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April 24, 2017

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US clears drugs faster than Europe, Canada: study

WASHINGTON -- Researchers say the U.S. approved more new medicines in less time than Europe and Canada in the last decade, challenging long-standing criticisms that the Food and Drug Administration lags behind its peers in clearing important new drugs.

Between 2001 and 2010, the FDA's typical review of a new drug was about 15 percent faster than those by the European Medicines Agency and Health Canada, its counterparts abroad, according to a study published Wednesday by the New England Journal of Medicine. The analysis by researchers at Yale University and the Mayo Clinic is the first to compare the FDA's recent drug review performance to similar agencies around the world.

Criticism that the FDA is too slow on drug approvals is a perennial theme for the pharmaceutical industry, which spends more than $50 billion annually to develop new drugs. The complaint has resurfaced in the past year as the industry renegotiates the fees it must pay the FDA to review new drug applications — a program which is reauthorized by Congress every five years.

The study authors address this issue directly, defending the agency's performance.

"Our findings contradict recent criticisms of the speed of review by the FDA and lead to questions about whether the speed of the review process is justified as an emphasis ... particularly since the FDA continues to outpace its European and Canadian peers," the authors state.

The median time for drug reviews by the FDA was 322 days, or about 10 and a half months. That was 45 to 70 days ahead of Europe and Canada, which typically completed their drug reviews after 12 and 13 months, respectively. Over the same 10-year time frame, the FDA reviewed 225 drug applications, 40 more than Europe and nearly 125 more than Canada.

The researchers also found that most new drugs are approved in the U.S. before the two other regions. Among drugs approved in both the U.S. and Europe, 64 percent were first approved by the FDA. For drugs approved in both the U.S. and Canada, 86 percent were first approved by the FDA.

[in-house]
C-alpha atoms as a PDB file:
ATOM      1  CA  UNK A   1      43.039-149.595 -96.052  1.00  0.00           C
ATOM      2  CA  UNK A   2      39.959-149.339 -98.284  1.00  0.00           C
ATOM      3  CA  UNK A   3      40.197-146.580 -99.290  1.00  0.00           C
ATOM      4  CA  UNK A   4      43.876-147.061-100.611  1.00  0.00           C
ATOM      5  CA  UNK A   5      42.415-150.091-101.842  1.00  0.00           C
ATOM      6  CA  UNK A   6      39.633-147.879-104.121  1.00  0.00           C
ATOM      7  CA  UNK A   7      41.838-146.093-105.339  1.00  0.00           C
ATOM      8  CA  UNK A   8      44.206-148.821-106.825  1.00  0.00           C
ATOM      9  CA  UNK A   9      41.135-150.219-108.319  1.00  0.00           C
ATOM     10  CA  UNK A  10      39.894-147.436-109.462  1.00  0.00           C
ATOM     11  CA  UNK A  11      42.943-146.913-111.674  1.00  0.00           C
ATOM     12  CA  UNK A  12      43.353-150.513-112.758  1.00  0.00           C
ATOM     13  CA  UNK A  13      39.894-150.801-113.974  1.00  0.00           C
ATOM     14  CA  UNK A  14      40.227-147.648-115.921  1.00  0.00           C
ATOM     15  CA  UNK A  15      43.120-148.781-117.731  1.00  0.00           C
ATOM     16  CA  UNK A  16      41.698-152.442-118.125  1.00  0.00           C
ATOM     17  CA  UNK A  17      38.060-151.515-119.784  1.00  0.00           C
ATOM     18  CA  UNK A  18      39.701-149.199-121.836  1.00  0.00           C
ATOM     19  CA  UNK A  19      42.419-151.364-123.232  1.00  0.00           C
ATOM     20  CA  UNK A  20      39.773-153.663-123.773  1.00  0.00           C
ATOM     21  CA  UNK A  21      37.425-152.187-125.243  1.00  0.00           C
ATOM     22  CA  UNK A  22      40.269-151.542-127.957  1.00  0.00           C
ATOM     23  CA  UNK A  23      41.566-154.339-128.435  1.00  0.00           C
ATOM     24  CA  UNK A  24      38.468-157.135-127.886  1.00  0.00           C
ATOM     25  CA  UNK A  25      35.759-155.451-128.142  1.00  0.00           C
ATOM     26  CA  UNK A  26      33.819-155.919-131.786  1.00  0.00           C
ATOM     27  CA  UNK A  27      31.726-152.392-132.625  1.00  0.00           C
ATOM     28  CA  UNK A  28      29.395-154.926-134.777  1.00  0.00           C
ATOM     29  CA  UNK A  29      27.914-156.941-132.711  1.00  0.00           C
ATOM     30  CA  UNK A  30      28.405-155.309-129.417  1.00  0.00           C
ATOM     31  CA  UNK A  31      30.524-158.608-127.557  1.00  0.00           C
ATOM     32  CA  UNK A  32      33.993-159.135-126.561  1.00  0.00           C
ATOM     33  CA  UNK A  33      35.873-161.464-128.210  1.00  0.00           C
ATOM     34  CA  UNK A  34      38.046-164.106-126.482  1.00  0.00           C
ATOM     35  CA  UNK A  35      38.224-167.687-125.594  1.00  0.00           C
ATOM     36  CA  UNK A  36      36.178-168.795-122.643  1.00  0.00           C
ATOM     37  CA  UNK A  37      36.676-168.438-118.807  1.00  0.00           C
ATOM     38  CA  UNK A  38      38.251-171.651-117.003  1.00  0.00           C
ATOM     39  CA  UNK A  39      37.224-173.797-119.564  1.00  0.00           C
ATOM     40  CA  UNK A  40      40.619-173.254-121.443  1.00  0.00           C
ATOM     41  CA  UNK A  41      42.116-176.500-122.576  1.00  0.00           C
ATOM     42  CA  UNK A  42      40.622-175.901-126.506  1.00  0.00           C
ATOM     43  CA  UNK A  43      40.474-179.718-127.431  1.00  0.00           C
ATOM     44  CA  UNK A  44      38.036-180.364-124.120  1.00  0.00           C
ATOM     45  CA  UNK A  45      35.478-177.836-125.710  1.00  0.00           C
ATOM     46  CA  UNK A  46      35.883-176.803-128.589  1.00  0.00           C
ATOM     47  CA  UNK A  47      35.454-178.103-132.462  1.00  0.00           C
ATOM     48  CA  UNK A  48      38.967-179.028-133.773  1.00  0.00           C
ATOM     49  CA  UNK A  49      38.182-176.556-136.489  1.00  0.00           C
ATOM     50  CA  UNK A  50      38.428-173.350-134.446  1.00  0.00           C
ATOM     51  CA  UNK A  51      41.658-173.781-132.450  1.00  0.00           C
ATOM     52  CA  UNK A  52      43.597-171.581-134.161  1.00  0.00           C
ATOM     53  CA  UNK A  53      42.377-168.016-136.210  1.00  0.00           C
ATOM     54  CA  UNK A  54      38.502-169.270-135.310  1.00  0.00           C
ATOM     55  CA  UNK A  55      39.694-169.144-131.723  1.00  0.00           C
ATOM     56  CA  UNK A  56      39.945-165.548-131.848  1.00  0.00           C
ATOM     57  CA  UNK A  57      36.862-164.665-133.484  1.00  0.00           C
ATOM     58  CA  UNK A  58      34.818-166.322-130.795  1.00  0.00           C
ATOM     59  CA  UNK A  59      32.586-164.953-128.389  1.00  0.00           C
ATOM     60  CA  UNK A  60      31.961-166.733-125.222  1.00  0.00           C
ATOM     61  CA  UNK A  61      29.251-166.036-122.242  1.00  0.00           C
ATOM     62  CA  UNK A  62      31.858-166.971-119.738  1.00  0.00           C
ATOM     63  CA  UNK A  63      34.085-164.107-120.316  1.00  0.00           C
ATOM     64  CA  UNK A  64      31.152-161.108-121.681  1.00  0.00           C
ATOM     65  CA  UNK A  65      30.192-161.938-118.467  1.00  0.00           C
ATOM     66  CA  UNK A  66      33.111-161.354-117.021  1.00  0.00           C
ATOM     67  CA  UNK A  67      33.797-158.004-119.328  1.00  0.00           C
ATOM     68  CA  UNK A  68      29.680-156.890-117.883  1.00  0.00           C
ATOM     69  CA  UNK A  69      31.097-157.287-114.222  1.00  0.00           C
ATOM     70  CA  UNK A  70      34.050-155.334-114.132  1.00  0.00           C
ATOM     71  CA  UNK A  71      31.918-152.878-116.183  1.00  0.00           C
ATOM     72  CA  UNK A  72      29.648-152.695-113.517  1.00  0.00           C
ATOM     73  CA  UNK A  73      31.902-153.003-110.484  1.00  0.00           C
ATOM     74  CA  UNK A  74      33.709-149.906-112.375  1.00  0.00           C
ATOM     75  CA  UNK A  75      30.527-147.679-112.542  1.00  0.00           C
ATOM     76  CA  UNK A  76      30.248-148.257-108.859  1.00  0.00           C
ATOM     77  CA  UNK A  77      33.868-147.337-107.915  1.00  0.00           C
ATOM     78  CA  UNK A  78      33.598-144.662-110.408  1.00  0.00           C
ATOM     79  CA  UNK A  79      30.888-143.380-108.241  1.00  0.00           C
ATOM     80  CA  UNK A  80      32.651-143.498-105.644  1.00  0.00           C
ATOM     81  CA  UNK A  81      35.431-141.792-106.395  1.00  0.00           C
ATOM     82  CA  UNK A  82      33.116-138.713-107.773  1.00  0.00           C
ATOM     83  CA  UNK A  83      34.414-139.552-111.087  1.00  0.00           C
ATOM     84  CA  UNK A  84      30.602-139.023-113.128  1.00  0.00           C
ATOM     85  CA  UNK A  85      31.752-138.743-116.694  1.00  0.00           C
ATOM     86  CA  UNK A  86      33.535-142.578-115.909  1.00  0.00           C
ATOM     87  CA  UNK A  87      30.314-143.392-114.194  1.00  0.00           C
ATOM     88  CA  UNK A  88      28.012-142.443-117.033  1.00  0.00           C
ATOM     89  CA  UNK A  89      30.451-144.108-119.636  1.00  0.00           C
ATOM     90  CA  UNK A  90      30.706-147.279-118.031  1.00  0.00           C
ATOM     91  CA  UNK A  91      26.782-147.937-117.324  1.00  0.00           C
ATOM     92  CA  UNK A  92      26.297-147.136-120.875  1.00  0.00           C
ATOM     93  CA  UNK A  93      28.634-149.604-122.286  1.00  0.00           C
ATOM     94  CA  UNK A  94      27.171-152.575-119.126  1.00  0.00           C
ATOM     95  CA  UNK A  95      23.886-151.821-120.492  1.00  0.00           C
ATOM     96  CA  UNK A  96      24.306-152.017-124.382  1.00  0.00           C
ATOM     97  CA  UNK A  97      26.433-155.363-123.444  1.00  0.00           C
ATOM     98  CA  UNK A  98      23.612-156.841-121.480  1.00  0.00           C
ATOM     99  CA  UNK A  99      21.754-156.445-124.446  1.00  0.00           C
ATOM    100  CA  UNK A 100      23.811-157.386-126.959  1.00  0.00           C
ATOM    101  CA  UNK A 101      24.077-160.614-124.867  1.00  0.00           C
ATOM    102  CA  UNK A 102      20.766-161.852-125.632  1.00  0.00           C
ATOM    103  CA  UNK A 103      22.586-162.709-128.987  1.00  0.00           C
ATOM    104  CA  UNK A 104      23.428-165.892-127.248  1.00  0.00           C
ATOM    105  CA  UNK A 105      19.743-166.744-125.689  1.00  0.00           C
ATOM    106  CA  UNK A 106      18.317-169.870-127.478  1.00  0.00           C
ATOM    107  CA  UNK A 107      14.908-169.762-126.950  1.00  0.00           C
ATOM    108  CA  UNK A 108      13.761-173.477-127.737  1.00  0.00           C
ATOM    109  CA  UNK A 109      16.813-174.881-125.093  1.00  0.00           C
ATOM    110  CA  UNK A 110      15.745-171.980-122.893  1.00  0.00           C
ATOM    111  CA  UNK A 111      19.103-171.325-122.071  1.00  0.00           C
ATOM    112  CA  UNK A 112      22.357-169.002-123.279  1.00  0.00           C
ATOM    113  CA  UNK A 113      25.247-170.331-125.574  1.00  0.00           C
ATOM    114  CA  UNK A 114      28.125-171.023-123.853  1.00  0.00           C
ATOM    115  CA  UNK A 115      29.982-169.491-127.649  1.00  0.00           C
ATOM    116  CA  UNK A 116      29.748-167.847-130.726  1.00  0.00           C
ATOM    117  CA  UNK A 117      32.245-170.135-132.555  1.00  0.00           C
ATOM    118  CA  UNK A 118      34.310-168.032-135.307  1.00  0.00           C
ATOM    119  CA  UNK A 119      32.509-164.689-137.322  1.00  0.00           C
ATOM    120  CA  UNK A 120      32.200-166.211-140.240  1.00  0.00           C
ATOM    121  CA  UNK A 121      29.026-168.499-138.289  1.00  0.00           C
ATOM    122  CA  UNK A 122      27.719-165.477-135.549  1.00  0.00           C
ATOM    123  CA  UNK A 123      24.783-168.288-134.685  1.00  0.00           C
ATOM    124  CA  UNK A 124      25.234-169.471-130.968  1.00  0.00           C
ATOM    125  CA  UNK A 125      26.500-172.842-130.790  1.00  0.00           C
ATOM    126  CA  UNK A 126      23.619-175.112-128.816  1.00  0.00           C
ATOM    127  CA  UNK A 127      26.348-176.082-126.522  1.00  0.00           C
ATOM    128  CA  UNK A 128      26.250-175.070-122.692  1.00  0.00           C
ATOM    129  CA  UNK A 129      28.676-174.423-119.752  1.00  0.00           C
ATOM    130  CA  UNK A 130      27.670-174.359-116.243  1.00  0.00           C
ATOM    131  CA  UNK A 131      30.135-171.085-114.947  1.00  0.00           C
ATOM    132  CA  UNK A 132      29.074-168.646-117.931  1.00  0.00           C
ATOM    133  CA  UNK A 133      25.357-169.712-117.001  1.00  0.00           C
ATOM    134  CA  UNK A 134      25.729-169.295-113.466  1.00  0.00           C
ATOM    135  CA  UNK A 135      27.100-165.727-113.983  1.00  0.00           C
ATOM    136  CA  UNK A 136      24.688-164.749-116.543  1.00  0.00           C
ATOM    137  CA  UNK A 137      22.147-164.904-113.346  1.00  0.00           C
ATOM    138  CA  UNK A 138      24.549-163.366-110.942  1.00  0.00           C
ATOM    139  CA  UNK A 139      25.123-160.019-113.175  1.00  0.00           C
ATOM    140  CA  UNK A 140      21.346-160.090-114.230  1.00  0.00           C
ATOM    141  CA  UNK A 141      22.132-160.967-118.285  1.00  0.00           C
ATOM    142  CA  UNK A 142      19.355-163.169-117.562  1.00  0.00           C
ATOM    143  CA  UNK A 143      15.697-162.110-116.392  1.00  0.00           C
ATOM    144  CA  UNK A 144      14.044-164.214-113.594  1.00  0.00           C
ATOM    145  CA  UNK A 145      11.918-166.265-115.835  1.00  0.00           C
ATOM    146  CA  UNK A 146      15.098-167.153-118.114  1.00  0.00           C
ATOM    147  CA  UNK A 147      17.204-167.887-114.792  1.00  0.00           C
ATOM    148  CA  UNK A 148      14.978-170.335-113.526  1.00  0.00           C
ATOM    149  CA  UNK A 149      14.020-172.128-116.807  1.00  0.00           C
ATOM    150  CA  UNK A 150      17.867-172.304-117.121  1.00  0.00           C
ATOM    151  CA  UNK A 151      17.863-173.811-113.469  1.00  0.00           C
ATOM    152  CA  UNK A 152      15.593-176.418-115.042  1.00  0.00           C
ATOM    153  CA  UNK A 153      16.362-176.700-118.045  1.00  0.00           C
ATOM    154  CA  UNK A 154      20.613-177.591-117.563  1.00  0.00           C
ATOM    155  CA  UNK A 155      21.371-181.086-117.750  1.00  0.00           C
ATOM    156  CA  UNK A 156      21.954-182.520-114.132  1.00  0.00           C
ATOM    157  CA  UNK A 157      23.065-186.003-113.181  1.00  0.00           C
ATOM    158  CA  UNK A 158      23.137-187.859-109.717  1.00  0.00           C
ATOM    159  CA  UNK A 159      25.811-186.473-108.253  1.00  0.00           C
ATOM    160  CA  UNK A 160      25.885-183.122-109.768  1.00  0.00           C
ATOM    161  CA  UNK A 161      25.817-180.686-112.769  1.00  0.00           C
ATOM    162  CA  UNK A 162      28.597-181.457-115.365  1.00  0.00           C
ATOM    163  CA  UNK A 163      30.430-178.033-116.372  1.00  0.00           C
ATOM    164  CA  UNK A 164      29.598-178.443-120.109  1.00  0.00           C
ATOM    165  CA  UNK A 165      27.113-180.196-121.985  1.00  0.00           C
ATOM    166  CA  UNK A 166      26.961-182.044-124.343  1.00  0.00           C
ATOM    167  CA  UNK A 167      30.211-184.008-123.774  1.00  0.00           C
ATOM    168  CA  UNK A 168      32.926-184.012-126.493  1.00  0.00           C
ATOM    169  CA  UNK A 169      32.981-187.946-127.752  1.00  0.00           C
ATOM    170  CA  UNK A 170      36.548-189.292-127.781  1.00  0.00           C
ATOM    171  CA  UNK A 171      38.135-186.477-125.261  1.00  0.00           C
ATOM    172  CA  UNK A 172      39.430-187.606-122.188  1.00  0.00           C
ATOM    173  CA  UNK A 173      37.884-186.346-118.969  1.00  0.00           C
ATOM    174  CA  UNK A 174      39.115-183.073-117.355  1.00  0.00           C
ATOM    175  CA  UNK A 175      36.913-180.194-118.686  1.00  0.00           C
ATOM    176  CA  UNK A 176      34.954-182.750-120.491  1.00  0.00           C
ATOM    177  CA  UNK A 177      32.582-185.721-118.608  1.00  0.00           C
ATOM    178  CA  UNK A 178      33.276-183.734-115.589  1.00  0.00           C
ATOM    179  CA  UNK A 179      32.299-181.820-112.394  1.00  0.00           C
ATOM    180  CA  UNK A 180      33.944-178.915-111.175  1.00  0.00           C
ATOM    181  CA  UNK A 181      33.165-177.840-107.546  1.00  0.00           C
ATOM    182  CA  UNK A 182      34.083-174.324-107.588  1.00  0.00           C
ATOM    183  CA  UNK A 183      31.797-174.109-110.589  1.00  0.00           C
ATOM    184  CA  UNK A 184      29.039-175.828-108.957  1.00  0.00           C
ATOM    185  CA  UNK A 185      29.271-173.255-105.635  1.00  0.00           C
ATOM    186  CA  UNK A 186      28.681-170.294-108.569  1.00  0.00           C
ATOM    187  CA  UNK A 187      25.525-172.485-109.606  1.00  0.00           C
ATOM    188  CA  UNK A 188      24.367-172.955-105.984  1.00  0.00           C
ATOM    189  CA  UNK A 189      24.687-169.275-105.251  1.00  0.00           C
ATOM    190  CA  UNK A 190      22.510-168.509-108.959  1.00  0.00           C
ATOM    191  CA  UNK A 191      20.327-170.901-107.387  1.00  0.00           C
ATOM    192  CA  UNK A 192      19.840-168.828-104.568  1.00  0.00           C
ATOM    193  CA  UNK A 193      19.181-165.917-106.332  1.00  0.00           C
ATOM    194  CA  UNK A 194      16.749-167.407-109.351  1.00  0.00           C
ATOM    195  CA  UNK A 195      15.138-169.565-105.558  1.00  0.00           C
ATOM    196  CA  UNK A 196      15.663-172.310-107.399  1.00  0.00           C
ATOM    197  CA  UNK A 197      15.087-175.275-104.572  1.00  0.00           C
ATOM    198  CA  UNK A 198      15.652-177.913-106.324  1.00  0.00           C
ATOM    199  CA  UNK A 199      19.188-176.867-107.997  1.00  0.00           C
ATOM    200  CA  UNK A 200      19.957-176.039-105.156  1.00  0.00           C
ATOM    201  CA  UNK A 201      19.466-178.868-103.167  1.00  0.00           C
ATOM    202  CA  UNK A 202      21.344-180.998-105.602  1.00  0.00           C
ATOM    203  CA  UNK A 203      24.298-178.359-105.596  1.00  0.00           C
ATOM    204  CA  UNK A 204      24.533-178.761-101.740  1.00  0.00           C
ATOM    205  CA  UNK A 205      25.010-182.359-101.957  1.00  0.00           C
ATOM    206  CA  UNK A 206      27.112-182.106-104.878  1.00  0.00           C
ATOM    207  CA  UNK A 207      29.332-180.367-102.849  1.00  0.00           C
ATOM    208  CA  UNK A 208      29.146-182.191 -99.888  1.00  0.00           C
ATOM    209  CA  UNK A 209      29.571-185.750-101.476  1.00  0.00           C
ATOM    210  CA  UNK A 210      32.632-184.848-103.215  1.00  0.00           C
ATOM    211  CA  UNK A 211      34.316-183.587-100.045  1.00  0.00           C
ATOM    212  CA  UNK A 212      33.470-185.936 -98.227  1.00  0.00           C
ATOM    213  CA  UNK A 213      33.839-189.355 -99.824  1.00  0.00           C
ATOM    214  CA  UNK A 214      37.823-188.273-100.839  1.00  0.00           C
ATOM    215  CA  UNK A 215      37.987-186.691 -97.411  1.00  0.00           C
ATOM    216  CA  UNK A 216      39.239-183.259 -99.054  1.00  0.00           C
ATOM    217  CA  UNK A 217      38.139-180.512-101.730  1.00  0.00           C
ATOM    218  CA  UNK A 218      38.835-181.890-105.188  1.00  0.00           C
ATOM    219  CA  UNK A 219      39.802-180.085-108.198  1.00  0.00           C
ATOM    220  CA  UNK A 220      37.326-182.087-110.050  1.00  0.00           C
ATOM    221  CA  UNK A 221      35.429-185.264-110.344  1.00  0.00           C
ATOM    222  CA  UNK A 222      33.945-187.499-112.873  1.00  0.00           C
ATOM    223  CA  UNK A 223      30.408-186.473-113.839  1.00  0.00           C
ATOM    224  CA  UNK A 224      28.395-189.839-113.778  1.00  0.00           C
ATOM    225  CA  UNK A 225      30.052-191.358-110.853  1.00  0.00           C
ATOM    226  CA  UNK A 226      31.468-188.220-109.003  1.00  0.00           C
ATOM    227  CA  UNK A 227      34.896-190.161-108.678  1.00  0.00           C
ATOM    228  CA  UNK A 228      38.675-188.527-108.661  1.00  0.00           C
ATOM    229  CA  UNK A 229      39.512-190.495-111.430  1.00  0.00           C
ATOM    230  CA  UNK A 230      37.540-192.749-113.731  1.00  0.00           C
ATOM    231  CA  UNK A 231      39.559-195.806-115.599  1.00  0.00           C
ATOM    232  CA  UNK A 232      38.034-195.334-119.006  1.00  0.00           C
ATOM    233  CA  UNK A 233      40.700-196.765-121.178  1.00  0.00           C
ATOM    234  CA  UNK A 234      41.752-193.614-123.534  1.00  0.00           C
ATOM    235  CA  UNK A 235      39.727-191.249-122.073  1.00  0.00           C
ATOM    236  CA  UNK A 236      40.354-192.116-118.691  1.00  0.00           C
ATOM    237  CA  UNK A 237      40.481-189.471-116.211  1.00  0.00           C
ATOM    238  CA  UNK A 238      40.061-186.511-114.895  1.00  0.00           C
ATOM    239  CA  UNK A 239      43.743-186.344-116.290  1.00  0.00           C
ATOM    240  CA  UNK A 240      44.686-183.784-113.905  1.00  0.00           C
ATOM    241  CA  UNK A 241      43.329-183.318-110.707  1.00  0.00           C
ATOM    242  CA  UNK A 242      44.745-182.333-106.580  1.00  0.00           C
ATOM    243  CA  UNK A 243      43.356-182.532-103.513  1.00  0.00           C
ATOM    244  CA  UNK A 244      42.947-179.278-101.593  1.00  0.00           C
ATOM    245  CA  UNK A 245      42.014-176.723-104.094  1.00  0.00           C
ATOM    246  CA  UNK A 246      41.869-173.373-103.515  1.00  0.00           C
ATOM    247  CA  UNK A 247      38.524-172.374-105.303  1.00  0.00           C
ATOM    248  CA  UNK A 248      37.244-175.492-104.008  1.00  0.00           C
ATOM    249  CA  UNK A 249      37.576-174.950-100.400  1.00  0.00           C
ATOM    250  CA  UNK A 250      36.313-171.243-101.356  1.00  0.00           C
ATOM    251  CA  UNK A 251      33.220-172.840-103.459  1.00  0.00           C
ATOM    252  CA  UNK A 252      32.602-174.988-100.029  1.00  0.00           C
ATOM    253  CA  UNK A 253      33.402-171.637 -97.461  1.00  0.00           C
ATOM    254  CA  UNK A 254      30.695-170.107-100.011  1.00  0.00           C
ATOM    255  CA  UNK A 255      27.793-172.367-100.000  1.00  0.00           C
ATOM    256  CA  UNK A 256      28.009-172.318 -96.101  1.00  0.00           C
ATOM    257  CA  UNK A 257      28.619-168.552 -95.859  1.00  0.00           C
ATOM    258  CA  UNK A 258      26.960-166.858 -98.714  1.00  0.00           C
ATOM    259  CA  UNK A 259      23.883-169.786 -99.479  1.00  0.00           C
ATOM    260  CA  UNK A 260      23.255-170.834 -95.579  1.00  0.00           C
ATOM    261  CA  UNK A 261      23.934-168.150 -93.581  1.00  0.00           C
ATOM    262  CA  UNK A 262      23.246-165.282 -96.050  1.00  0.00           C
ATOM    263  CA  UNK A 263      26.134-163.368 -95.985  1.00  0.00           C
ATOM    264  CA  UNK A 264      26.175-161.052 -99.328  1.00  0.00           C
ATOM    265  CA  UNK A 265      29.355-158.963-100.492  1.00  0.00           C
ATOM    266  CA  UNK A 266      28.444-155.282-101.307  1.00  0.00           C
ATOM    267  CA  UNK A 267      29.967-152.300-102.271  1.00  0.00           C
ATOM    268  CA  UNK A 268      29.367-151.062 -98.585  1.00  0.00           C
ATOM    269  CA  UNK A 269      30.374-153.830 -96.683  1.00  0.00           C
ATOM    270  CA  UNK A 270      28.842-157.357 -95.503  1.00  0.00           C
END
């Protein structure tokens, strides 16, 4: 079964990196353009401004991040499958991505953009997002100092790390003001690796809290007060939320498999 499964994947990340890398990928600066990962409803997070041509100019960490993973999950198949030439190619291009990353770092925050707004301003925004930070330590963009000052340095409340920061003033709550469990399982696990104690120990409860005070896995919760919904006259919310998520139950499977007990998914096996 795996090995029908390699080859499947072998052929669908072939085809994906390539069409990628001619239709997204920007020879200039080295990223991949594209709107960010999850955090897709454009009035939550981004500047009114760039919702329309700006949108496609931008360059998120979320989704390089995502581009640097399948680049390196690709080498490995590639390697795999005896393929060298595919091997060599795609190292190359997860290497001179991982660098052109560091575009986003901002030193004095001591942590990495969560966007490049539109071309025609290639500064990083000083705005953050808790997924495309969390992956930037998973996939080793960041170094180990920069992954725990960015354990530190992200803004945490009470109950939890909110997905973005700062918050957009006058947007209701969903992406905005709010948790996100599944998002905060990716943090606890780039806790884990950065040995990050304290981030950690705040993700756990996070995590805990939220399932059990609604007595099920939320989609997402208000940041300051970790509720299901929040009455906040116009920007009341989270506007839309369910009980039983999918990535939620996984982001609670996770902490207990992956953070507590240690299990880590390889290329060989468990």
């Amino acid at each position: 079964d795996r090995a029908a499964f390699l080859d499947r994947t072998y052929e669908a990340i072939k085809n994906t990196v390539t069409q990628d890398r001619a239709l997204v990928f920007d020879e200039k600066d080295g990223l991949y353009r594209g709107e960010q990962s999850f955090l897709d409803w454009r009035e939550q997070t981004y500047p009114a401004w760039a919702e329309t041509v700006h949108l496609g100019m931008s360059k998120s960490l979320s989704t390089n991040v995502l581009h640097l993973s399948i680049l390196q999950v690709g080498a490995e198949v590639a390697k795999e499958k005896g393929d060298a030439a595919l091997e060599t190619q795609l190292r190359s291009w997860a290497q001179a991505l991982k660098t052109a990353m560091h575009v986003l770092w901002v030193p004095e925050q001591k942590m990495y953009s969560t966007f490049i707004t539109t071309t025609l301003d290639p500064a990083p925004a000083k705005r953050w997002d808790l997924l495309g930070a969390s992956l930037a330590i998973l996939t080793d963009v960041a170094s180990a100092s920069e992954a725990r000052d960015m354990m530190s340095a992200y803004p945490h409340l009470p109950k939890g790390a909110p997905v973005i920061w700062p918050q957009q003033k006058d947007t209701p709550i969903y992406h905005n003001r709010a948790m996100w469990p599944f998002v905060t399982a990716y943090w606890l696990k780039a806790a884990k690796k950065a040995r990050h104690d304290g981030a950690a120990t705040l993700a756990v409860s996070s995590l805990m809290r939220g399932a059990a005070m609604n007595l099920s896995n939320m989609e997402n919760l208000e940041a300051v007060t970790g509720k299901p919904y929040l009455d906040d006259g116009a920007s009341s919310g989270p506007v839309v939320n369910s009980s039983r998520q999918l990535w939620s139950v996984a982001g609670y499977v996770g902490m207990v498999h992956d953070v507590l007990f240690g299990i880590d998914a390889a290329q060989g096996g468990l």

The authors acknowledge some limitations with the data. For example, they did not account for drugs which are ultimately rejected. FDA and other agencies don't release review times for drugs that are never approved. However, since the FDA approves 80 percent of all the applications it receives, the authors say it's unlikely the missing data would have changed their findings. The study was also limited to novel drugs, which means copycat drugs and reformulations of older products were excluded.

While the study appears designed to influence drug user fee legislation, it may come too late in the process to have much impact. The FDA and the drug industry reached a tentative agreement last fall, with the agency pledging to work toward faster, more predictable reviews in return for a 6 percent increase in company fees. Congress is now drafting the agreement into law, including provisions added by lawmakers who want to accelerate FDA drug approvals even further.

The latest draft of the user fee bill in Congress would task the FDA with speeding up the approval of breakthrough drugs by relaxing certain requirements, including allowing drugmakers to conduct smaller, shorter clinical studies. The approach has been embraced by top FDA officials.

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